Mathochism: The five stages of math grief

One woman’s attempt to revisit the math that plagued her in school. But can determination make up for 25 years of math neglect?

The good news: I now understand logarithms, though I still need to practice manipulating them in equations to be truly proficient. But I GET THEM. Befuddled girl is gone, and I’m back in the Math Zone, at least for the moment.

The bad news: I will definitely not be getting an A on this last chapter test, even though I studied very hard, got the necessary rest, and carbo- and Snapple-loaded beforehand. This means any hope I had of getting an A in the class is also gone.

But as the semester wraps up, I realize I’ve spent the last few months grieving over the fact that, had the dapper professor’s section not been cancelled, I would have been able to avoid the Brofessor and his shenanigans. Without him, would I have done better? I like to think so. After all, look at how well I did when exposed to a good teacher.

I’ve even gone through Elisabeth Kubler-Ross‘ five stages (she may have formalized them, BTW, but I contend Emily Dickinson described them best in her wonderful poem “After great pain, a formal feeling comes”).

Let me elaborate:

DENIAL: The Brofessor may seem bored and eager to chat about non-math related subjects, but he knows how to teach! Really! He obviously knows what he’s doing!

ANGER: Why the hell is the Brofessor late again? Why won’t he wear something other than those damn shorts? Where is the test? Why is he stopping the lecture again to talk about global warming?

BARGAINING: If I go along with the Brofessor’s “what happens to soda when you add sugar” scenario, maybe he’ll finally explain that polynomial! And if I get the answers for the even homework problems, maybe the time he wasted not explaining because he was nattering on about soda won’t affect my test performance!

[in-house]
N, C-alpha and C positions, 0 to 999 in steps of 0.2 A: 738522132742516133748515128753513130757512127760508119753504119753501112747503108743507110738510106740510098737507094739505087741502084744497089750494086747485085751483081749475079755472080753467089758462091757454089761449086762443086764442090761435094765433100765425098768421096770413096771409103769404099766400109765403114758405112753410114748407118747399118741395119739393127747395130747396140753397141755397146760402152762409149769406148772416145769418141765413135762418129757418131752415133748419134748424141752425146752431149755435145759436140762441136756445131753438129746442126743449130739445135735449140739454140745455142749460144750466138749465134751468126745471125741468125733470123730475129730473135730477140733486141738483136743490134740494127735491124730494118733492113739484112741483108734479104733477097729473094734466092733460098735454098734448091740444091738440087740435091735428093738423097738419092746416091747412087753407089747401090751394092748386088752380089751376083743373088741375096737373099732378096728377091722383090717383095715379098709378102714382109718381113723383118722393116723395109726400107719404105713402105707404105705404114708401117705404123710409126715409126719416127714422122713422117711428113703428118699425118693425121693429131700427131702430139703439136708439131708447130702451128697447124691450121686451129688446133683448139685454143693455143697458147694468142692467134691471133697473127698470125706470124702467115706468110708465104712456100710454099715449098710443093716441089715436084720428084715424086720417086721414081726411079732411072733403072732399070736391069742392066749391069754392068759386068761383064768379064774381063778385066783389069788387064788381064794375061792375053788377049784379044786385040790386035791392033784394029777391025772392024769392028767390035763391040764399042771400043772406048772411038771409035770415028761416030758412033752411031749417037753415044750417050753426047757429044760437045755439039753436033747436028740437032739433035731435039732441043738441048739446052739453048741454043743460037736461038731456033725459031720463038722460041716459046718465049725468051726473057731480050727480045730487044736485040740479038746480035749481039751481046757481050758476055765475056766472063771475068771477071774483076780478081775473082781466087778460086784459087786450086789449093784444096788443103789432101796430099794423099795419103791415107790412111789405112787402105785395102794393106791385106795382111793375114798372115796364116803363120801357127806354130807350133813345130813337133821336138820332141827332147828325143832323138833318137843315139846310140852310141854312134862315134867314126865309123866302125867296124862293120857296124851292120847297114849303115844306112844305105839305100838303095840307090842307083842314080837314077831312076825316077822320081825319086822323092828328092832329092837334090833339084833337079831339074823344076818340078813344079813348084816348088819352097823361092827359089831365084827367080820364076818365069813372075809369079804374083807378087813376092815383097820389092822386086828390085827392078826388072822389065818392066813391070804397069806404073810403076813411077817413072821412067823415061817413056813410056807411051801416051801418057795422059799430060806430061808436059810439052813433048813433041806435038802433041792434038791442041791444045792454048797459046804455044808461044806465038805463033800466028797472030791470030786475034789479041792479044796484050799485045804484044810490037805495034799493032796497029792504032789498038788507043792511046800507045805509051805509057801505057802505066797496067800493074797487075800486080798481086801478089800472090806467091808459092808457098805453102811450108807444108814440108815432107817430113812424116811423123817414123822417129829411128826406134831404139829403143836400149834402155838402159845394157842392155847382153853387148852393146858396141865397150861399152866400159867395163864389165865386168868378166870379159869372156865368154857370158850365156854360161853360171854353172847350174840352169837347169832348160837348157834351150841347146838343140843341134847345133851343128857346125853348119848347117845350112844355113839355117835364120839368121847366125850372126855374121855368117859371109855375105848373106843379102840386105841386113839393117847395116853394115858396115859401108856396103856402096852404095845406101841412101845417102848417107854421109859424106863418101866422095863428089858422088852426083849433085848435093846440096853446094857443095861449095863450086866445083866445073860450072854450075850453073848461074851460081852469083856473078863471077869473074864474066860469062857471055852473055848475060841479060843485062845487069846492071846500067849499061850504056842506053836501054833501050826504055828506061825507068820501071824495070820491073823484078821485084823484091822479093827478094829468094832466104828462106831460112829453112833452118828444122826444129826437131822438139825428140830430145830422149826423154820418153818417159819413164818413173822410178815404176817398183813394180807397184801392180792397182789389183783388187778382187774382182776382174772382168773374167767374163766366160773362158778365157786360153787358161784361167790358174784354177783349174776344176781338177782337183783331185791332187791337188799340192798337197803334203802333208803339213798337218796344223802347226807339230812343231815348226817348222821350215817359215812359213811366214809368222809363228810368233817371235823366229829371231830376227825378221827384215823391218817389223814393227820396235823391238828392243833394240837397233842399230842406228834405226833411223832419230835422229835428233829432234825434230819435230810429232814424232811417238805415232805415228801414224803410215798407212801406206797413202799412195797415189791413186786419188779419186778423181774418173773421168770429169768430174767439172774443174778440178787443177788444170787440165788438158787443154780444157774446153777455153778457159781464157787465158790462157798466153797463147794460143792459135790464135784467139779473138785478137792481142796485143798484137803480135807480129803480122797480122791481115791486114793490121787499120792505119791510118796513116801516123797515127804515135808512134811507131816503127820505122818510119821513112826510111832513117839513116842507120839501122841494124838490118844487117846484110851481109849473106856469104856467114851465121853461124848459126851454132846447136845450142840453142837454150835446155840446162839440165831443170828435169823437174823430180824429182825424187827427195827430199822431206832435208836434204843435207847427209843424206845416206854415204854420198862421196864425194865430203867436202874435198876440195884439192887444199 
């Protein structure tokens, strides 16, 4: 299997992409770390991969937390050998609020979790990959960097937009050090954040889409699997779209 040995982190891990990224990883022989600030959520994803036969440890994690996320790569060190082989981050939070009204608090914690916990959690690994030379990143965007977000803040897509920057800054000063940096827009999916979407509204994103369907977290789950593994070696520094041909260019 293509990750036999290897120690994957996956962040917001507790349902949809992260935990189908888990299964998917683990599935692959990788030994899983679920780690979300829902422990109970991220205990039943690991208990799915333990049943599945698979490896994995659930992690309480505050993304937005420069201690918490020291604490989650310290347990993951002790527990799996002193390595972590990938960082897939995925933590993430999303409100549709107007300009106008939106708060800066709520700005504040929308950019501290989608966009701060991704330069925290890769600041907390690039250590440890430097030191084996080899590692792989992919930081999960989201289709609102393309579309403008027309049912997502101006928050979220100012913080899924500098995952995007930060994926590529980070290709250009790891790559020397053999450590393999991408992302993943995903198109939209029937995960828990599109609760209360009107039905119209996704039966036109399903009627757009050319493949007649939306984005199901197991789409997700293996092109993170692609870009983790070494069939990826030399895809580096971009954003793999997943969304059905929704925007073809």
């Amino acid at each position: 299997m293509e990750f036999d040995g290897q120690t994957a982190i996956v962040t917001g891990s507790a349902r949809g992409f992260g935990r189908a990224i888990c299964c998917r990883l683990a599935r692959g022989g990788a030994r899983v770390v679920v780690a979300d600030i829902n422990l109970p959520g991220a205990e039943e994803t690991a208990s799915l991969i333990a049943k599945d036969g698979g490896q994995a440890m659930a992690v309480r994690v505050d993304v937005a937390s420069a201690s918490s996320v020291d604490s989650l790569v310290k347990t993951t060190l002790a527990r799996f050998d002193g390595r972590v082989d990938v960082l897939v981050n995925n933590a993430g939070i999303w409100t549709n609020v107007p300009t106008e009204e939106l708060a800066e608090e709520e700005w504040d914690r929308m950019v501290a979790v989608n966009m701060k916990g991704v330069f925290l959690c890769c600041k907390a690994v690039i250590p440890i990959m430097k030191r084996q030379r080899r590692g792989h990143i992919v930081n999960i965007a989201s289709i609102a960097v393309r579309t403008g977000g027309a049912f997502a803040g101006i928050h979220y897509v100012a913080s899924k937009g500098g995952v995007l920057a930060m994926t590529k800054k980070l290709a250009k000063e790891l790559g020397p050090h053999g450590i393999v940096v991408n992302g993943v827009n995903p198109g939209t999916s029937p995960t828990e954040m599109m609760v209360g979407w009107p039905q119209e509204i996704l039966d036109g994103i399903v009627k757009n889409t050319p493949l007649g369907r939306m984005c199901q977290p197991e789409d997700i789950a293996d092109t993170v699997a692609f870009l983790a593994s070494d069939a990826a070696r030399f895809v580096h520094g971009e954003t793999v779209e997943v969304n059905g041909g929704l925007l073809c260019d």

DEPRESSION: I’m struggling with some of these concepts, but there’s no point in asking the Brofessor for help. It’s hopeless. I’m hopeless. I really suck at math.

ACCEPTANCE: I won’t be getting an A this time, but I’ve been able to learn the material on my own, in spite of the Brofessor’s incompetence. I don’t suck at math, and I will continue. The Math Zone will be mine. Oh yes.

Now the studying for The Final begins. I have laid down a bottle of Snapple in anticipation.

All text copyrighted by A.K. Whitney, and cannot be used without permission.

One comment

  • Hi, A.K. I found your blog tonight from JetGirl’s link over at feministe.us, and have just read through your archives on Mathochism. People coming back to math later in life interest me (I’m a freelance math tutor at the moment), and I’m glad your journey is working out so well for you so far. Have you ever read Sheila Tobias’ book “Overcoming Math Anxiety”? Among other topics, she explores the ways in which women have been passively redirected away from math at an early age, and the consequences for the underrepresentation of women in science and technology fields. I think some of that might resonate with your own experience.

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